On #SolidarityisForWhiteWomen [A Rant and Response]

Yesterday, I joined black feminists across Twitter to go in on the #solidarityisforwhitewomen hashtag. The hashtag was started by Mikki Kendall (@Karnythia) after she got into it with a few white feminists. It quickly became a trending topic and as I expected, white tears filled some folks’ mentions, mine included. I tweeted my ass off yesterday but it seems like one of my tweets stung more than the others.

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Some people were upset  that I had the gall to stick up for black men while I went in on white feminists as if I thought the former could do no wrong. I thought it was comical.
Before I begin, let me say that I know black men have some shit in their craw and I’m not afraid to call them out. To think otherwise shows that you don’t know anything about me. I am not one of those women that thinks we should coddle our men and absolve them of personal responsibility. However, my critique comes from a different place than the critique of some random white chick with a Macbook. My dad and grandfather were black men. I have a black stepfather, black uncles, a black brother, black cousins and black nephews. I went to school and grew up with and around black men. My critique comes from a place of love and familiarity. White women’s critique from the place of an outsider. As I said in this post, I can talk about my family but a stranger cannot. White feminists, you are strangers.

Although white men run things, there have numerous times where white womanhood has been complicit in the oppression of black men. Black men have been lynched and maimed for merely glancing at a white woman. A whistle cost Emmitt Till his life. Five out of six of the jurors that freed George Zimmerman were white women. The woman that racially profiled Questlove and the woman that wrote this article defending the profiling was white. I can go on and on but I think I’ve made my point.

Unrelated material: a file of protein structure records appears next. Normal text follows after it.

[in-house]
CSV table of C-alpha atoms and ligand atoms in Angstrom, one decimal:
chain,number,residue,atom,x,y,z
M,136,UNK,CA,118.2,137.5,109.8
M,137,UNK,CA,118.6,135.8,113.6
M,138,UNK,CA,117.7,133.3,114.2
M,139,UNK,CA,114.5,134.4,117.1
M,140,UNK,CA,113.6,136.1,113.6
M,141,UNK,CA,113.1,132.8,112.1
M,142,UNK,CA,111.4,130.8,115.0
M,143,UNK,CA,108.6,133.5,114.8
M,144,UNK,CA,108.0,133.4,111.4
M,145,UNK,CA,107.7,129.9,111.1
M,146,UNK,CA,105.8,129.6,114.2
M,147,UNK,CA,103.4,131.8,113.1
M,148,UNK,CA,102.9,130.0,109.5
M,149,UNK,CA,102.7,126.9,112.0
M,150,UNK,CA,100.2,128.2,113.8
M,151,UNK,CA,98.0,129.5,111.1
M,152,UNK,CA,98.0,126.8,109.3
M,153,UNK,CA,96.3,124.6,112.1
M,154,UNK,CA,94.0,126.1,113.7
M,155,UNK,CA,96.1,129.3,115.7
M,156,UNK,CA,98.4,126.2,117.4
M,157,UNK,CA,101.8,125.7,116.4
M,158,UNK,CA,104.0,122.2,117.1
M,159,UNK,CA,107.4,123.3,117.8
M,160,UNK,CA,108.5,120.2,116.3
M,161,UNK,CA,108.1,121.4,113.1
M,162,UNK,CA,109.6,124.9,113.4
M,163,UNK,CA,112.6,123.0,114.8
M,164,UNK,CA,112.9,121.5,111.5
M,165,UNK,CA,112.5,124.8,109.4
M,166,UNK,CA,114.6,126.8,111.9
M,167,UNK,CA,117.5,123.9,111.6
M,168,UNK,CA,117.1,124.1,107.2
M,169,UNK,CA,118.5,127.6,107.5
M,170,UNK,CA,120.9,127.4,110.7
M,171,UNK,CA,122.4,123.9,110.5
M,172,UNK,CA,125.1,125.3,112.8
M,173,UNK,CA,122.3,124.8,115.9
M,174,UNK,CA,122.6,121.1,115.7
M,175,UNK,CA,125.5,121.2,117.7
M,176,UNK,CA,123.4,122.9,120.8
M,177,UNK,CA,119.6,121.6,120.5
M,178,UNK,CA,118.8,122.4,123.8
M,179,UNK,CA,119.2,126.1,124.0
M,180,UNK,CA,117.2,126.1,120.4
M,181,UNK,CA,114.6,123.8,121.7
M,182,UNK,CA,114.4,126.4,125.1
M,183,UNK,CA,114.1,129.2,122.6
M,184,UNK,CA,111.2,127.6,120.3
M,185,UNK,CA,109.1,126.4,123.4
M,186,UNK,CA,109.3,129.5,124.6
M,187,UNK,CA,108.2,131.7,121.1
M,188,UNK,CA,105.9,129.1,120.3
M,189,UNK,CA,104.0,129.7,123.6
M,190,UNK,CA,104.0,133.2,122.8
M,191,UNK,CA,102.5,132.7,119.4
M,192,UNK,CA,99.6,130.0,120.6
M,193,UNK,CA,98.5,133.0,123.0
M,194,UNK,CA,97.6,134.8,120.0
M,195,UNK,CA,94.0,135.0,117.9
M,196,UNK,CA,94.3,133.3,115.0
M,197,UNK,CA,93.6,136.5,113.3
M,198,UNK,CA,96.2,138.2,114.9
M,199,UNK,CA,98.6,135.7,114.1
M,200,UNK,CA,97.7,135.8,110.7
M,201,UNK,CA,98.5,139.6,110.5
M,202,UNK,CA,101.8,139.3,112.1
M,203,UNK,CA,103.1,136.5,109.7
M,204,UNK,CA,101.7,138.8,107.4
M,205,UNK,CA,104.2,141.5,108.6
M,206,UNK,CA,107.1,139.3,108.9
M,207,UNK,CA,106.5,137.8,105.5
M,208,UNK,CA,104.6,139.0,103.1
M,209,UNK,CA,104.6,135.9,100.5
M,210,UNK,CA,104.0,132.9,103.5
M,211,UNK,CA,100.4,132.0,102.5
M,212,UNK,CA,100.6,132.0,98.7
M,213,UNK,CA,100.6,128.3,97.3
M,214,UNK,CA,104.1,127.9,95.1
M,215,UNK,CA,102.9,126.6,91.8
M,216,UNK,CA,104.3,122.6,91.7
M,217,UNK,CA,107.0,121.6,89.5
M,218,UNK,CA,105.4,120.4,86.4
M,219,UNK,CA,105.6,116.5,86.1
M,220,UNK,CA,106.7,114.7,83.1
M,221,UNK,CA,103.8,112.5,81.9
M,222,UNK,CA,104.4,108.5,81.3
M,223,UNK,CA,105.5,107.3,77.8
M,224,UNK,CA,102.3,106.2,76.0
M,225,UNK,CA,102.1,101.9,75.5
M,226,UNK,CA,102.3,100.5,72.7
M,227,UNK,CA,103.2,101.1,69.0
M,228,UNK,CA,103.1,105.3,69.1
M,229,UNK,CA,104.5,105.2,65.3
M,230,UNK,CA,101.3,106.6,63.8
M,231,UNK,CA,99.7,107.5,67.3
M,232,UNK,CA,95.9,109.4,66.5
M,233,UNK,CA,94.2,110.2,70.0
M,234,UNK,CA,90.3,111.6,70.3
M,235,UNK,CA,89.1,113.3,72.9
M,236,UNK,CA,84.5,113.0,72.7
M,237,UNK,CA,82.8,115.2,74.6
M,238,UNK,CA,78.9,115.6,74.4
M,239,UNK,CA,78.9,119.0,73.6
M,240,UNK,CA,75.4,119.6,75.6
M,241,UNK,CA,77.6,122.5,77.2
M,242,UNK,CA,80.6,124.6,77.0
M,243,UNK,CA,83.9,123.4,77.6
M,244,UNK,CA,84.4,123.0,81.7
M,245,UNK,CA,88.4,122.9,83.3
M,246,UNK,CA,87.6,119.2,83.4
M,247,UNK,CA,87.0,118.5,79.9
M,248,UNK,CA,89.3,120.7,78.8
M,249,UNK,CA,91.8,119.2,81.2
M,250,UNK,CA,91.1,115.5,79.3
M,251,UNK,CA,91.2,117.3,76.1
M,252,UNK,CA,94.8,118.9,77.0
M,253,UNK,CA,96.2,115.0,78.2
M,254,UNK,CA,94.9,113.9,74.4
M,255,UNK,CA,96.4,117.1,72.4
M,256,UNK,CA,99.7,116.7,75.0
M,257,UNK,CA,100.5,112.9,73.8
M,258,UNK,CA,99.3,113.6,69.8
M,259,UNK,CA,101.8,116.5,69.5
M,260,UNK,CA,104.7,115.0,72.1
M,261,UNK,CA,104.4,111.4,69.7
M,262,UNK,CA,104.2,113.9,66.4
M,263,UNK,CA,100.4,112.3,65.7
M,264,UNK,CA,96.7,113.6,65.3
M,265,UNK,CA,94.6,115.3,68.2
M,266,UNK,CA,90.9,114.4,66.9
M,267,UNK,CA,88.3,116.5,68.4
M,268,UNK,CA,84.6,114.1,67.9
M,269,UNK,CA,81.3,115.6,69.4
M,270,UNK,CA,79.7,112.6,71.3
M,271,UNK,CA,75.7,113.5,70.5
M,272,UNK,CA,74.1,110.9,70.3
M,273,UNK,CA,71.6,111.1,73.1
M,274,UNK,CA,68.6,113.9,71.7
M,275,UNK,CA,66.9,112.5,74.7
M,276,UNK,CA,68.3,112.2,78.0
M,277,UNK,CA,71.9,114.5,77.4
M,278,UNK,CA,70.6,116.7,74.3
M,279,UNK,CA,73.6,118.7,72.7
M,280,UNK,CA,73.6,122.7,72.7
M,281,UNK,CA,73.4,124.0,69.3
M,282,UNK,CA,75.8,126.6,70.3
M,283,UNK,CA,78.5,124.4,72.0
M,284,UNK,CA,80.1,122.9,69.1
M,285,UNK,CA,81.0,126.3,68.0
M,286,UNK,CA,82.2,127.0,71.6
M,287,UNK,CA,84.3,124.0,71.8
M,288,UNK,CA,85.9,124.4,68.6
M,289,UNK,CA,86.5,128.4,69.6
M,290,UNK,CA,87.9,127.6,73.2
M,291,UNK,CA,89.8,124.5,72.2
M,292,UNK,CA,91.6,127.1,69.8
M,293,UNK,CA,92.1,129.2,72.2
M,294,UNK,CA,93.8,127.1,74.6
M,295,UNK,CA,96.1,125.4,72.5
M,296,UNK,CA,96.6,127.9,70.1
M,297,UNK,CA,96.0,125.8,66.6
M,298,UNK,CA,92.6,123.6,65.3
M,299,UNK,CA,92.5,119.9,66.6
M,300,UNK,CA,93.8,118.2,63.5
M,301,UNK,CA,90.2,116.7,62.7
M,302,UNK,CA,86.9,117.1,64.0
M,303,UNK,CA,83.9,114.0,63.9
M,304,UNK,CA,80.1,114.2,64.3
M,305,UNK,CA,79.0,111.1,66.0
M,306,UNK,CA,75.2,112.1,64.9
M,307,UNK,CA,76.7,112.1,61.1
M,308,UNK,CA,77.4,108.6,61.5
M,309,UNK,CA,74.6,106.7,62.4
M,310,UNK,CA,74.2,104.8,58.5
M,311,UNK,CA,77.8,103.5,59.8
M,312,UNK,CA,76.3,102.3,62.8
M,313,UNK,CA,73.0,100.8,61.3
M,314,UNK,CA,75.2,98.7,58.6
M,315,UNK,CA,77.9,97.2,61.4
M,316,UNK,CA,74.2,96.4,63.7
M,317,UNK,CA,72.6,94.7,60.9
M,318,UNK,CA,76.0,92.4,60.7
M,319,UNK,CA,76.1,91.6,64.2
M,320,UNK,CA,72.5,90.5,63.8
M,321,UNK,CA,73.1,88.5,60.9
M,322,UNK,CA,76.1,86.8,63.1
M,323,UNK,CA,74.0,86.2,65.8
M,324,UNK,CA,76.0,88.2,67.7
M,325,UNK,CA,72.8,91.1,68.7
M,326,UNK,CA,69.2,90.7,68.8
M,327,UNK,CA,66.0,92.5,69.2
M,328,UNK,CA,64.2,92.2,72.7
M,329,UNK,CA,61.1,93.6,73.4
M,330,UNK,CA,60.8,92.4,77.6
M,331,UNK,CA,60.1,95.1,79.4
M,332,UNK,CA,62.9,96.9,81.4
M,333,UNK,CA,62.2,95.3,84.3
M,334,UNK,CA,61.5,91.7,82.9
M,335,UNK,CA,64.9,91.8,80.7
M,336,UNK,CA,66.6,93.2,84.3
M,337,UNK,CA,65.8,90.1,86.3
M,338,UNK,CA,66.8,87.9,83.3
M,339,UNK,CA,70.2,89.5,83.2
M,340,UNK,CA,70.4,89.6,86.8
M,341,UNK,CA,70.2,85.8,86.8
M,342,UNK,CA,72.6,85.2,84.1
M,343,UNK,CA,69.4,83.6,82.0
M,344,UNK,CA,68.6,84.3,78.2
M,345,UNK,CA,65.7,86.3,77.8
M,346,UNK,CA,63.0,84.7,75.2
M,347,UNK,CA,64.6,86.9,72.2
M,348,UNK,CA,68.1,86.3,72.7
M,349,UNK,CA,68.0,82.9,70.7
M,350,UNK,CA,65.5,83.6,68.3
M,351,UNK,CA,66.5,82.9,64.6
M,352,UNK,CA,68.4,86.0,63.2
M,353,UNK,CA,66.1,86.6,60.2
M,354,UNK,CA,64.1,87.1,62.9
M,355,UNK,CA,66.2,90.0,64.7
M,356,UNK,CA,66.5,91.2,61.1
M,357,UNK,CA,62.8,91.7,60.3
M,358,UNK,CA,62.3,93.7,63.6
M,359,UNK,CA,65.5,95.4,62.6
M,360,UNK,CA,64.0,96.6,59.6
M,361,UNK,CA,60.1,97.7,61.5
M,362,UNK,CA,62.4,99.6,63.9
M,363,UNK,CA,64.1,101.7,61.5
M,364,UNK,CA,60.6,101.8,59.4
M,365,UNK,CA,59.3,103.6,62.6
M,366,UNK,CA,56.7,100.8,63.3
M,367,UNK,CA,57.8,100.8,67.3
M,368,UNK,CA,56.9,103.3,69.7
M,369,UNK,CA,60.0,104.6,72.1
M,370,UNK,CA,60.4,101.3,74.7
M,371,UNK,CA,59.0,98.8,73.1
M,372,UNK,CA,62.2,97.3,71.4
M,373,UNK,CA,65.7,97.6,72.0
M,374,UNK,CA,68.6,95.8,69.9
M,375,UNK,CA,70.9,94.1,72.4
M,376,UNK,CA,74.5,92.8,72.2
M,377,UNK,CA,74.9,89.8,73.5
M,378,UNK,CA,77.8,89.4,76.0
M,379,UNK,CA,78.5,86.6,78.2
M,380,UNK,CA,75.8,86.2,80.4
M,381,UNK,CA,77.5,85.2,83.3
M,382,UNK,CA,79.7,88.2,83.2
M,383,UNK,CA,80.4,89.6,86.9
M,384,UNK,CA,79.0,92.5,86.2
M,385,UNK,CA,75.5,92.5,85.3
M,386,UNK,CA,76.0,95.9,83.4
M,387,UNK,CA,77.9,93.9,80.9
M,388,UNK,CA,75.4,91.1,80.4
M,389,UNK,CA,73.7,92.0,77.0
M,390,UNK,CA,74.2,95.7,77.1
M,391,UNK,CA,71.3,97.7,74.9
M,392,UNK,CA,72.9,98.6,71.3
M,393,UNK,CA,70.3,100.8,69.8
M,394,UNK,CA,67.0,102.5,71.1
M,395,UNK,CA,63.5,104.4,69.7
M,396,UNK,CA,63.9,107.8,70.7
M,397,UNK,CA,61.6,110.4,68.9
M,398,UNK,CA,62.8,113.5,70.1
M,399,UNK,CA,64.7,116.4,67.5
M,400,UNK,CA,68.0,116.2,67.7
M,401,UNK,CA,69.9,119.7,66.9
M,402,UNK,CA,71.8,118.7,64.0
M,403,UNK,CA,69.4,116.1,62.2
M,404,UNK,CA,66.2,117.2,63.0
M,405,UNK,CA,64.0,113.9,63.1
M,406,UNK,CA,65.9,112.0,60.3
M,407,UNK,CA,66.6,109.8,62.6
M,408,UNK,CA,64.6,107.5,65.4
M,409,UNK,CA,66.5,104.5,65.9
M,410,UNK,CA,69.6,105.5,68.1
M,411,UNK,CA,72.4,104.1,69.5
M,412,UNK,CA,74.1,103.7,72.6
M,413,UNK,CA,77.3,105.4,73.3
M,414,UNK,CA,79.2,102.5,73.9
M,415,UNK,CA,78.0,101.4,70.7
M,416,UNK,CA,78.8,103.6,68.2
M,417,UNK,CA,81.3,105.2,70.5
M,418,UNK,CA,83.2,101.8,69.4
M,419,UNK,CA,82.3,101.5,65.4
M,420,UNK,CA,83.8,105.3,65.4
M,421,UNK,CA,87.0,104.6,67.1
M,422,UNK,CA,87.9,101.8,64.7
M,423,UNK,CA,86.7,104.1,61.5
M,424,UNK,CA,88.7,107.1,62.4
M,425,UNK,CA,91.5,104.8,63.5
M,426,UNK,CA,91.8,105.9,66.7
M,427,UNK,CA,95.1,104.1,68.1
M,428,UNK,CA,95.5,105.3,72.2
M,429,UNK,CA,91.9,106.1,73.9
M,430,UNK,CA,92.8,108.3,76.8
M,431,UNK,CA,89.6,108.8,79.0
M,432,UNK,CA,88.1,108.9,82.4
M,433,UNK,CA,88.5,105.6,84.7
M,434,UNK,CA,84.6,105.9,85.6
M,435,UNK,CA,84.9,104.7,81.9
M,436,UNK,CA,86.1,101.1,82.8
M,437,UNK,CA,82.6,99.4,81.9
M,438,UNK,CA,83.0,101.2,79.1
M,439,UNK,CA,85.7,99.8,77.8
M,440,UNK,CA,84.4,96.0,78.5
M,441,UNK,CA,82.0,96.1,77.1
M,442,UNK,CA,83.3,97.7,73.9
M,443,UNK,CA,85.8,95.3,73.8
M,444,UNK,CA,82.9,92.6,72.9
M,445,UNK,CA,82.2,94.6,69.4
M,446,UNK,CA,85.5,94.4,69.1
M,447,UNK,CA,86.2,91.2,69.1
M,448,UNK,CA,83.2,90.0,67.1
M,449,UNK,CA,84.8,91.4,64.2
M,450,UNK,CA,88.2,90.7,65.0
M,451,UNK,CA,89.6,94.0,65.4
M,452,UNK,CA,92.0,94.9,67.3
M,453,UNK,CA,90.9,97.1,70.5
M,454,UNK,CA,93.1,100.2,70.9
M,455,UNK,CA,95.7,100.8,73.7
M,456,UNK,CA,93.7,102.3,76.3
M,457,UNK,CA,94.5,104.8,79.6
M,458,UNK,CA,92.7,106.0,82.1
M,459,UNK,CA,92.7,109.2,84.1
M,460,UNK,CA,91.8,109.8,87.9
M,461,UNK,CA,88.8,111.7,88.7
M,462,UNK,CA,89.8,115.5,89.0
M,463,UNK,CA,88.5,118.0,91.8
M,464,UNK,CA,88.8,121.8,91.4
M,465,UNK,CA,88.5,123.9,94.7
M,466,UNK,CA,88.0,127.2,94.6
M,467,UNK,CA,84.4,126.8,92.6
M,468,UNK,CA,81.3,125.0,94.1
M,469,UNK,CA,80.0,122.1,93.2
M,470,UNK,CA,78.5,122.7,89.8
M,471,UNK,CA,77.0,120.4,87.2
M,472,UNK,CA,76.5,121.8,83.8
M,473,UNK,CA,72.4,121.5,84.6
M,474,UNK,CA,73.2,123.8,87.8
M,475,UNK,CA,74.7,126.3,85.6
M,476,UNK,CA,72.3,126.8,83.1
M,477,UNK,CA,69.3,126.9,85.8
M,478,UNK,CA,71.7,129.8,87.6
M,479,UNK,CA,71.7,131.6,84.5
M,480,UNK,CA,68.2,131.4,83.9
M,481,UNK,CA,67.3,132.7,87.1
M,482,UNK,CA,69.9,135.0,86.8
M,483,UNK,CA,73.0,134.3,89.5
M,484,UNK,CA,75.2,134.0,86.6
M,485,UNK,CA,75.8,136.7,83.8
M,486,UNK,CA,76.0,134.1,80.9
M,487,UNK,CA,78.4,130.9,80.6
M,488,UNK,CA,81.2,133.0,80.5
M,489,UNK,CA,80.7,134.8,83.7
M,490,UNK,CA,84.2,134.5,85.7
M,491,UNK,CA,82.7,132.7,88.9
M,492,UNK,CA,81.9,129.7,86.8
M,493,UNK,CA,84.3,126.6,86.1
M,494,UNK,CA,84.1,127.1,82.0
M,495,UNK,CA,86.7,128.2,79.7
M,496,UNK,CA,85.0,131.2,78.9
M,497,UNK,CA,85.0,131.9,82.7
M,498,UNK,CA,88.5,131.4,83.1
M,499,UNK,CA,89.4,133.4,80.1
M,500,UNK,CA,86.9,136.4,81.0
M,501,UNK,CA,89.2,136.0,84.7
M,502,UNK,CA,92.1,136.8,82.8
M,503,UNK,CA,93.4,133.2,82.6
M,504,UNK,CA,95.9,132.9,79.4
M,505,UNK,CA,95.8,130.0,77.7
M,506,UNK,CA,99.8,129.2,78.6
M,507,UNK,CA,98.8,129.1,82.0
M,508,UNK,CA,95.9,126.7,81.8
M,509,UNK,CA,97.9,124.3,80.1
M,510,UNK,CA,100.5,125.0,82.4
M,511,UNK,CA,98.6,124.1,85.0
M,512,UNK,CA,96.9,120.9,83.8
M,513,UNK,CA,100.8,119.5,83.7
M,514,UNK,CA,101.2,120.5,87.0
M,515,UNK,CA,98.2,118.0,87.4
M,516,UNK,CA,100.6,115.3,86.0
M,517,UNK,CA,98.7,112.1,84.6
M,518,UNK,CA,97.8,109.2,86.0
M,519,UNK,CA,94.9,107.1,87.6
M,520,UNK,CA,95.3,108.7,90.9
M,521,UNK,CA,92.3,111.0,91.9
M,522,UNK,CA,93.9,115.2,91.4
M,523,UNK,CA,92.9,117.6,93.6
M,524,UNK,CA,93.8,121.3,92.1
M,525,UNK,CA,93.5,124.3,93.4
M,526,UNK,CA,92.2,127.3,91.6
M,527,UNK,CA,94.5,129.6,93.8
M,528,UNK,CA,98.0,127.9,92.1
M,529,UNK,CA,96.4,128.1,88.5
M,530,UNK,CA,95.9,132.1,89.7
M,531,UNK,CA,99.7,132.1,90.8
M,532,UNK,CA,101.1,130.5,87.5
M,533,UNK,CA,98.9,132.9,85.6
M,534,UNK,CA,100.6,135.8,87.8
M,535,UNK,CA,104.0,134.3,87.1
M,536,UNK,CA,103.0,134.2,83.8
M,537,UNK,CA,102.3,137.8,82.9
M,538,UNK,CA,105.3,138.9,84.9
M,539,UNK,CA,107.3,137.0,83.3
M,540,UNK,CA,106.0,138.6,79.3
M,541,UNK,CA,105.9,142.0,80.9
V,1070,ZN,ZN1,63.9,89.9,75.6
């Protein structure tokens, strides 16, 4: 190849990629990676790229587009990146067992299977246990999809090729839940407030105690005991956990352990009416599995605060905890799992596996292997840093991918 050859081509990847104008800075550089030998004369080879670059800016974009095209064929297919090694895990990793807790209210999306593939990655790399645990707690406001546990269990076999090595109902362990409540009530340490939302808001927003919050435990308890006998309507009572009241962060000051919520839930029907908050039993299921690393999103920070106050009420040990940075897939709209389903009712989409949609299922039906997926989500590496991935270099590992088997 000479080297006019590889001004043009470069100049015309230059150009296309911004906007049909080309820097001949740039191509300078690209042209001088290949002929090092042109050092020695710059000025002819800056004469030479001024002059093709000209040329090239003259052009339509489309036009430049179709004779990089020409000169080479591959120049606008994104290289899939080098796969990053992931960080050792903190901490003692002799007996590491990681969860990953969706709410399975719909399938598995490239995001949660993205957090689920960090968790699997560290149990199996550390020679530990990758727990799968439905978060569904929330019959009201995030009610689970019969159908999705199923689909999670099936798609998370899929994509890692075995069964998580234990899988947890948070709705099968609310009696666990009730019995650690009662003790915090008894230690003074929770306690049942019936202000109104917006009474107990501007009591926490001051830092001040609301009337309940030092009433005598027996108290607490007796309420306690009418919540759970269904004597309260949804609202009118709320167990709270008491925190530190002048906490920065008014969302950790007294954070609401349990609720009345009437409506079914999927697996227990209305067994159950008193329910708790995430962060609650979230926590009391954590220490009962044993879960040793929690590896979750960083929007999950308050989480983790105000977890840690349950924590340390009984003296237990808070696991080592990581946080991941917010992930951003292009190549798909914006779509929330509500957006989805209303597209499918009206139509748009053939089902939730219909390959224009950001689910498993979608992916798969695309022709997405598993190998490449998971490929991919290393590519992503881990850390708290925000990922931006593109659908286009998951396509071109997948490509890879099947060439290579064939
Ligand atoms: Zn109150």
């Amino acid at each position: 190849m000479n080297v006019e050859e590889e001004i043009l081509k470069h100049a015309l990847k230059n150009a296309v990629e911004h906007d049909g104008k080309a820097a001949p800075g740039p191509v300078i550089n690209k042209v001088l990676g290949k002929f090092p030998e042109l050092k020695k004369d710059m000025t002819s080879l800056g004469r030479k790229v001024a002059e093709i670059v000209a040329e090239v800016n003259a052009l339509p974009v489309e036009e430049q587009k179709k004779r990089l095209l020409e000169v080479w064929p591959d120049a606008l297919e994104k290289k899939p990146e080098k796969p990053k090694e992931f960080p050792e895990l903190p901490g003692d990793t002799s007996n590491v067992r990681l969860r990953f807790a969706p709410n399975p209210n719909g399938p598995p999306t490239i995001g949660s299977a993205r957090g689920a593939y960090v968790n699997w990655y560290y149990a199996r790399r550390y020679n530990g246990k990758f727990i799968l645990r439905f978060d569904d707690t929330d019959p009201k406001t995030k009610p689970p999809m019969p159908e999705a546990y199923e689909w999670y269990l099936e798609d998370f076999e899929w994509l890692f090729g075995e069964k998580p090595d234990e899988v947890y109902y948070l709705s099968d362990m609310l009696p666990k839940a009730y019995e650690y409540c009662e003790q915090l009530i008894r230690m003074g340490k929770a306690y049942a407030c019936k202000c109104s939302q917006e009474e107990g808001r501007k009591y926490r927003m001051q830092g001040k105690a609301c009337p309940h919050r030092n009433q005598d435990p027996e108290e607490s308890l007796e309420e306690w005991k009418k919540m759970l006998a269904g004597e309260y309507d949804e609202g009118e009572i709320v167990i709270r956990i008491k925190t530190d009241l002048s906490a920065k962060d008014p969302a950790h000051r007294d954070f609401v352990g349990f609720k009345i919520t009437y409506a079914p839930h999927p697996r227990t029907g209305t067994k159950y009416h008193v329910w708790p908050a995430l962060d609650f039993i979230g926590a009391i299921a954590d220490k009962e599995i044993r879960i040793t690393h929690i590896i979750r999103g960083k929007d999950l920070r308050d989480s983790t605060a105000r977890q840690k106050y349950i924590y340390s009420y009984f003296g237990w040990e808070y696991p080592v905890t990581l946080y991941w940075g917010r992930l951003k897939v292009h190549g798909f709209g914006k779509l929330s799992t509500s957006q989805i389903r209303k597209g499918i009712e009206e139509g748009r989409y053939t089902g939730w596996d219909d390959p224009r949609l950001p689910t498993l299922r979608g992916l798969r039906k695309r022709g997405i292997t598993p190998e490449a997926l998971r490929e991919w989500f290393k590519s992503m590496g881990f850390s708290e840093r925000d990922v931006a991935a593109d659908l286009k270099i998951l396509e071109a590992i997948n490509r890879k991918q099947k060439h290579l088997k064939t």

White womanhood has also been complicit in the oppression of black women. During slavery, black women were subjected to the rage of fed up wives of the men that came to their dwellings to rape them. When Quvenzhane Wallis, a 9-year-old child, was called a cunt, white feminism excused it as satire. Beyonce is a constant target of white feminism for actions her white counterparts get away with. The same people complaining about Bey saying “bow down bitches” are silent when a certain pop star purrs “it’s Britney bitch!” White feminism twiddled its thumbs as “male feminist” Hugo Schwyzer denegrated two feminist of color. Ironically, Schwyzer was one of the white nights for white feminism during the debate surrounding the hashtag. The feminist movement itself has a history of being racist and exclusionary. Audre Lorde, who has been quoted ad nauseam by white feminism, famously critiqued that racism and exclusion. Groups like the Combahee River Collective were created in response to that racism. Sadly, this is still an issue as evidenced by the creation of the hashtag and this article.

So, excuse me if I am not quick to join hands and sing kumbaya with white feminism. In the words of the great Janet Jackson, what have you done for me lately?

 

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2 thoughts on “On #SolidarityisForWhiteWomen [A Rant and Response]

  1. Courtney A. says:

    YESSSSS! I could cry, Ashleigh. Poignant. Extremely personal and heartfelt. You’ve hit the nail on the head, and I am proud to be called your sister.

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